HealthTech companies will continue to attract strong interest from investors because of their ability to scale.  

That’s the view of James Kennedy, partner of Cowgills, who spoke on BusinessCloud’s panel discussion at pro-manchester’s recent HeathTech conference. 

Kennedy cited the example of Lancashire-based digital healthcare services partner Redmoor Health, which received ‘significant investment’ from Palatine in October 2022

He spoke on a panel entitled How data is driving innovation in medicine and healthcare’ and said COVID-19 had shone a light on healthcare businesses. 

“There has always been a strong interest in healthcare companies which has become more prevalent post COVID-19,” he said. “In terms of M&A activity, COVID-19 divided the fortunes of certain sectors.  

“Those which could demonstrate a greater level of trading resilience to the challenges posed have prospered with enhanced valuations arising from more concentrated capital deployment from investors.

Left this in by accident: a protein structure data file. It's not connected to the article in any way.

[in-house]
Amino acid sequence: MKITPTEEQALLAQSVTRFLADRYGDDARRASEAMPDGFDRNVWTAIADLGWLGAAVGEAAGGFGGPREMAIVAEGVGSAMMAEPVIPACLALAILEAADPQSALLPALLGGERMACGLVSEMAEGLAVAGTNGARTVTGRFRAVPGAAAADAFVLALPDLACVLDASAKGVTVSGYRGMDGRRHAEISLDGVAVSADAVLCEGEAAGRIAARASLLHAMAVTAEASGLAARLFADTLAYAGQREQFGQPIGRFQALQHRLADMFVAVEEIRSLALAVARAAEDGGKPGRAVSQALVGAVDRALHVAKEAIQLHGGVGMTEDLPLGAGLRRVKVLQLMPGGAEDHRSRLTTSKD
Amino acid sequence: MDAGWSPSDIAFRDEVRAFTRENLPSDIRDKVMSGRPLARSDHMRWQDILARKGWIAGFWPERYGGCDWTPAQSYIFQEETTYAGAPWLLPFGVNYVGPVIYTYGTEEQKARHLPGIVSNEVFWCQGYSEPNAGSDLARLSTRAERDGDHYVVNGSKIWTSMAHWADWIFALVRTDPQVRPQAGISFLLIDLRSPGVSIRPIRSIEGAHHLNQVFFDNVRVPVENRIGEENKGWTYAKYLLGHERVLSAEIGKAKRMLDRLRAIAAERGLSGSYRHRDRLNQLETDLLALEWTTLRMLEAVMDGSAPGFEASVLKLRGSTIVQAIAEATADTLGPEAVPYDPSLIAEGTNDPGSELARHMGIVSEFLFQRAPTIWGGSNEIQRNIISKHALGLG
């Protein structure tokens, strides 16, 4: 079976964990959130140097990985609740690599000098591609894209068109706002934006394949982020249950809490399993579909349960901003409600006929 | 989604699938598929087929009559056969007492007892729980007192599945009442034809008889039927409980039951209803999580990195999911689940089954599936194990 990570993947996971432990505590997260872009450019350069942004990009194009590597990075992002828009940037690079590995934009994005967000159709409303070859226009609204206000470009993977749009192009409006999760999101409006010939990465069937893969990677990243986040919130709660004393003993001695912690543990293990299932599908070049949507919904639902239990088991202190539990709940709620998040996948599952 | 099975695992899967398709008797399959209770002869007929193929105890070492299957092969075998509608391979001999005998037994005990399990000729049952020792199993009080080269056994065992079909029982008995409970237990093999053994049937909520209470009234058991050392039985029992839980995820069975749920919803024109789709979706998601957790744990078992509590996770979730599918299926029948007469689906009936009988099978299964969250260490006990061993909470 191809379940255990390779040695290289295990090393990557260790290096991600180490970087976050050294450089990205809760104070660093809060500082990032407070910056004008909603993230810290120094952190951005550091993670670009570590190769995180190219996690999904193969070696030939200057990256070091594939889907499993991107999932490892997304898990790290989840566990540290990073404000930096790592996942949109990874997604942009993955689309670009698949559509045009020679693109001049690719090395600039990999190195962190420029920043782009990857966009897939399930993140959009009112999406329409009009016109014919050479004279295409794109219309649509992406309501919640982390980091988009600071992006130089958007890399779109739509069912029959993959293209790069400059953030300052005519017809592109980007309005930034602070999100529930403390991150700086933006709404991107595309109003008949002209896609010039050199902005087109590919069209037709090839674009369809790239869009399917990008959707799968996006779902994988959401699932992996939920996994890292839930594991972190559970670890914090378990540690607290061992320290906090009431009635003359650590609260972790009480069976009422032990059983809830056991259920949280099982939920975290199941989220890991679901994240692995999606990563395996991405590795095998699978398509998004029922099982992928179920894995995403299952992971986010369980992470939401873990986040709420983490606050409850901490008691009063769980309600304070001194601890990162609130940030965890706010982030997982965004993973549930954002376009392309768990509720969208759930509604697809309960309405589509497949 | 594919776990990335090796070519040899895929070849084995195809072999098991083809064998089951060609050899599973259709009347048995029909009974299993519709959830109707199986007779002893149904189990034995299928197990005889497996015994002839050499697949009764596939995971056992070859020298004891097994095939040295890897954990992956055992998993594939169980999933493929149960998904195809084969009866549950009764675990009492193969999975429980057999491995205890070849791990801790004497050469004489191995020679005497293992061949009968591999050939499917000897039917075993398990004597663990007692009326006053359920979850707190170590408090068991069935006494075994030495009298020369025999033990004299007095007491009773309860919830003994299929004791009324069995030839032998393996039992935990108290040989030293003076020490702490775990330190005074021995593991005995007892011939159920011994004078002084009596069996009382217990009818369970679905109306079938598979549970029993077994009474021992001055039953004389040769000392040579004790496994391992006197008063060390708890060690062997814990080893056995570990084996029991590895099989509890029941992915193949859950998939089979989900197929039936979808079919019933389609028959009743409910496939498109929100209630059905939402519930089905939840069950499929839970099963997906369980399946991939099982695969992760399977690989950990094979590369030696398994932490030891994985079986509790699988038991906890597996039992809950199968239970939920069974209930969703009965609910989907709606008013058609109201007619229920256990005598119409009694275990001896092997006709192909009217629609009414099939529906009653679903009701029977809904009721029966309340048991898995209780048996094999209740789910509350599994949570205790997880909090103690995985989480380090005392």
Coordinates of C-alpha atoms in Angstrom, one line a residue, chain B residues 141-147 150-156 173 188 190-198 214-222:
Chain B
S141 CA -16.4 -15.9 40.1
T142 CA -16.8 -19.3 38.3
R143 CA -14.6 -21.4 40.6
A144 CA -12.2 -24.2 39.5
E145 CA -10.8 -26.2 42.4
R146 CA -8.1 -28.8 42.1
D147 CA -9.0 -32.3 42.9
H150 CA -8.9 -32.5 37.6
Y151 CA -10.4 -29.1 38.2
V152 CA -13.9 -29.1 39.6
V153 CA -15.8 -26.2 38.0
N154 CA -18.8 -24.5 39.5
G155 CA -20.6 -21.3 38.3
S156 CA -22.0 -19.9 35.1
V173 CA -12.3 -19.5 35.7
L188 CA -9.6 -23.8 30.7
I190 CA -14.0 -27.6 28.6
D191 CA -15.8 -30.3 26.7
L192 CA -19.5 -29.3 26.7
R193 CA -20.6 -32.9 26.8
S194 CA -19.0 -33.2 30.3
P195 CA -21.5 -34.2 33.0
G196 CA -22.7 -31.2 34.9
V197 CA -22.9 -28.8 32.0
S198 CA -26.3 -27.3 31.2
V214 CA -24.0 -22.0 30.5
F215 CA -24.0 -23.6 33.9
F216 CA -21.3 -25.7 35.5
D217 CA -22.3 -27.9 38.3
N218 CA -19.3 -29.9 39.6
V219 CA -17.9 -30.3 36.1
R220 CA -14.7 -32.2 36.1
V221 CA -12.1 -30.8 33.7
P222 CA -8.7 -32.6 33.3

“Technology and healthcare sectors have always been sought after but where you have a company which effectively combines the two, that’s where you achieve best value.” 

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Kennedy said Chorley-based Redmoor Health was only set up by Marc Schmid in 2017 but generated a huge amount of investor interest. 

“They’re a relatively new company but they were tracked by at least 13 private equity houses,” he said. “They’d been keeping an eye on them and spotted a fantastic company with the opportunity to scale significantly. 

“Cheshire-based digital health technologies specialist, ORCHA, is another example of a HealthTech business that has attracted a lot of investor interest. 

“They are two companies that will be tracked very closely because of the market and their potential ability to scale. An ability to capture and make effective use of data can underpin a successful investment.

“Ultimately, it’s all about the end market. How quickly can the business scale? Technology will always be at the forefront of most successful businesses. 

“The end market is the biggest factor, second is technology and third is having the right people to drive that business forward. An expression that has stuck with me is that private equity prefer to back the jockey, not the horse.

Kennedy was joined on the panel by Emma-Louise Fusari, of  In-House Health; Keith Errey, of Isansys Lifecare; and Rory Cameron, of Gendius

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